WASHINGTON — Steve Bannon, Donald Trump’s selection for White House chief strategist, says he’s an “economic nationalist” but rejects racist and anti-Semitic elements of the nationalist alt-right movement.
In an interview with the Wall Street Journal, Bannon, a former Breitbart News executive, cast himself as a strident opponent of “globalism” — including free trade deals that Trump has bemoaned.
“I’m an economic nationalist. I am an America first guy,” Bannon said in the interview.
“And I have admired nationalist movements throughout the world, have said repeatedly strong nations make great neighbors. I’ve also said repeatedly that the ethno-nationalist movement, prominent in Europe, will change over time. I’ve never been a supporter of ethno-nationalism.”
Bannon said that “the black working and middle class and the Hispanic working and middle class, just like whites, have been severely hurt by the policies of globalism.”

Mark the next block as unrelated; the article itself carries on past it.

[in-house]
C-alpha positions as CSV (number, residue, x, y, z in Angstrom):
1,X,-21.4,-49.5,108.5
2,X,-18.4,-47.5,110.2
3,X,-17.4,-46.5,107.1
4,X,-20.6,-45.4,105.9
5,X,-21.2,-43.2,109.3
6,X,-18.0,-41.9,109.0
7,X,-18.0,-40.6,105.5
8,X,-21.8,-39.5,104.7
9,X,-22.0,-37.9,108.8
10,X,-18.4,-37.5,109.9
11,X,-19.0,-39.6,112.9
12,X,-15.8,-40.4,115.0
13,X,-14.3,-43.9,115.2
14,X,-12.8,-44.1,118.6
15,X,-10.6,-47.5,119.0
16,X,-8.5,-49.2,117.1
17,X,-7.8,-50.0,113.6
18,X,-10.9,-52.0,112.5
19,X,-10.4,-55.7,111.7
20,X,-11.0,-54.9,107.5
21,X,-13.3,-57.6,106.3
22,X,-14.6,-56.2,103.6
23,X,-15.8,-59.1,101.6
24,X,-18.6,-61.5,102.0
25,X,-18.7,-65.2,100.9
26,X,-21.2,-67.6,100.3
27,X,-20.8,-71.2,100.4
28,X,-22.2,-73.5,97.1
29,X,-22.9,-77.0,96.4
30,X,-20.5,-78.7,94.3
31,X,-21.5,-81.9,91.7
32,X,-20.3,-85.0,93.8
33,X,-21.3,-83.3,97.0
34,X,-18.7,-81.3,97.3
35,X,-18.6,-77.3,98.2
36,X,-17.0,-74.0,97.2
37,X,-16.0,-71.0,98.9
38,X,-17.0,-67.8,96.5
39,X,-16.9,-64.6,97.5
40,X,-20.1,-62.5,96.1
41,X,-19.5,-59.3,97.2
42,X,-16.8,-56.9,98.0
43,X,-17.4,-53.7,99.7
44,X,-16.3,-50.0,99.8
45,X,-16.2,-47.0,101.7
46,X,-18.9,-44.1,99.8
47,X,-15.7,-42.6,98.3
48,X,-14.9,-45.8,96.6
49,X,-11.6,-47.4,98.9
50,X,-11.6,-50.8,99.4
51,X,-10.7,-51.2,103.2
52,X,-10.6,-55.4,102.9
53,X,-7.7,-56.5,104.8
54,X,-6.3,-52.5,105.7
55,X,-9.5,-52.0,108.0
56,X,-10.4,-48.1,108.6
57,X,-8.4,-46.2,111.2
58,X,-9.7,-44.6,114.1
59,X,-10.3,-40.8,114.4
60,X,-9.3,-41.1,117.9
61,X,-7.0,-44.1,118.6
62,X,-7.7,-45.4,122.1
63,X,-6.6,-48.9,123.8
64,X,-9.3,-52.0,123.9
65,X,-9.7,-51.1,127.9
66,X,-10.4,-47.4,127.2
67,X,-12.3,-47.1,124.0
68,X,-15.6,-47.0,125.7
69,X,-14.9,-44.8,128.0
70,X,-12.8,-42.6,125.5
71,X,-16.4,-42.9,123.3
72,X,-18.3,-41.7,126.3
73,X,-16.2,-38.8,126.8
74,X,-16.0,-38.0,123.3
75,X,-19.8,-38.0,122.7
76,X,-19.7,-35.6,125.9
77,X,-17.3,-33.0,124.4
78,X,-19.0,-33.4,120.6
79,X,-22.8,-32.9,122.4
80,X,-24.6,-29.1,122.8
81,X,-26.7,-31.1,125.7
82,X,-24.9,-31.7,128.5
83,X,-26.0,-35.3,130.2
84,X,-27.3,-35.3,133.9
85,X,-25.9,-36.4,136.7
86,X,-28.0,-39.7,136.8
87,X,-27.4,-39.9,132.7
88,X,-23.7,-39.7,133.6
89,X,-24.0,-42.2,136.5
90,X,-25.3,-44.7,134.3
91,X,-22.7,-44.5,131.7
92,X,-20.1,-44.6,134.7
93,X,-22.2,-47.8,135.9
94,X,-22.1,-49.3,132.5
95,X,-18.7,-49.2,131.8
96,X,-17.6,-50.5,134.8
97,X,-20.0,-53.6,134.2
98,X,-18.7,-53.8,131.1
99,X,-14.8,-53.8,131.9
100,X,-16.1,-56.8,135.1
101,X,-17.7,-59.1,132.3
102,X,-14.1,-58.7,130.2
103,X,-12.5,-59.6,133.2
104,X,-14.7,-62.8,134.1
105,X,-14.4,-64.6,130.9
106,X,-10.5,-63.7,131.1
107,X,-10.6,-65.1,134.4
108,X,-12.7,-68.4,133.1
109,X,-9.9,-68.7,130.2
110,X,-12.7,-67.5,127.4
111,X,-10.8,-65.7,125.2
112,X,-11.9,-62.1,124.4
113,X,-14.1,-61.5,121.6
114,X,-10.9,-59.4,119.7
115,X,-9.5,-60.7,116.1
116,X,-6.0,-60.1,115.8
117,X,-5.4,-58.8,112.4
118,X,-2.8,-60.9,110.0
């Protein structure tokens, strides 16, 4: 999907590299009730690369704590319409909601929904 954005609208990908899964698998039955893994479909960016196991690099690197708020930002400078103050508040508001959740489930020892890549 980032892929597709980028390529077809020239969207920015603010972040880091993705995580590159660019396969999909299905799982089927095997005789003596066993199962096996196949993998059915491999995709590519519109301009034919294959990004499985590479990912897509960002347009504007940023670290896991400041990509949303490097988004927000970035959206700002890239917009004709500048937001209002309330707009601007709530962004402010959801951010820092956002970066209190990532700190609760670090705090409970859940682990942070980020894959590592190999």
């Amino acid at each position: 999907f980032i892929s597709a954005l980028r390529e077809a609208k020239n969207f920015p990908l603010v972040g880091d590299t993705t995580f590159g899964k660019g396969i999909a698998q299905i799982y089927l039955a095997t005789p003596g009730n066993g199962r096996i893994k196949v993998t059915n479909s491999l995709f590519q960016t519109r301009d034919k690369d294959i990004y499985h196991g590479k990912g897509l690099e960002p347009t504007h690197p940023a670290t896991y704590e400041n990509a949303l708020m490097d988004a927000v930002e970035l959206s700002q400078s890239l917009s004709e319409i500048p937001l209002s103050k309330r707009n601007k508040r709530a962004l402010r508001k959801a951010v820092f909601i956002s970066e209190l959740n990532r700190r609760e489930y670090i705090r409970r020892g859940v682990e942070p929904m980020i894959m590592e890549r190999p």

He said he had urged Trump to reach out to minority communities on the campaign trail.
“I was the one who said we are going to Flint, Michigan, we are going to black churches in Cleveland, because the thrust of this movement is that we are going to bring capitalism to the inner cities,” Bannon told the newspaper.
Bannon has been a target of Democratic criticism since his selection by Trump. Many liberals have pointed to incendiary Breitbart headlines — items that mock “trannies,” labeled Weekly Standard editor Bill Kristol a “renegade Jew” and more — in urging Trump to cut ties with Bannon.
He dismissed that criticism, casting it as disappointment from Democrats who expected Trump to lose.
“They were ready to coronate Hillary Clinton. That didn’t happen, and I’m one of the reasons why. So, by the way, I wear these attacks as an emblem of pride,” he said.
He also cast Breitbart as “edgy” but “vibrant,” and said, “Our definition of the alt-right is younger people who are anti-globalists, very nationalist, terribly anti-establishment.”
Bannon graduated from Benedictine in the 1970s, and served on the board of Benedictine from 2009-2012.
Bannon’s family still lives in Richmond, and told reporter WTVR Jake Burns the media twisted headlines to make Bannon out as someone he was not. His family called Bannon a hard worker and a patriot.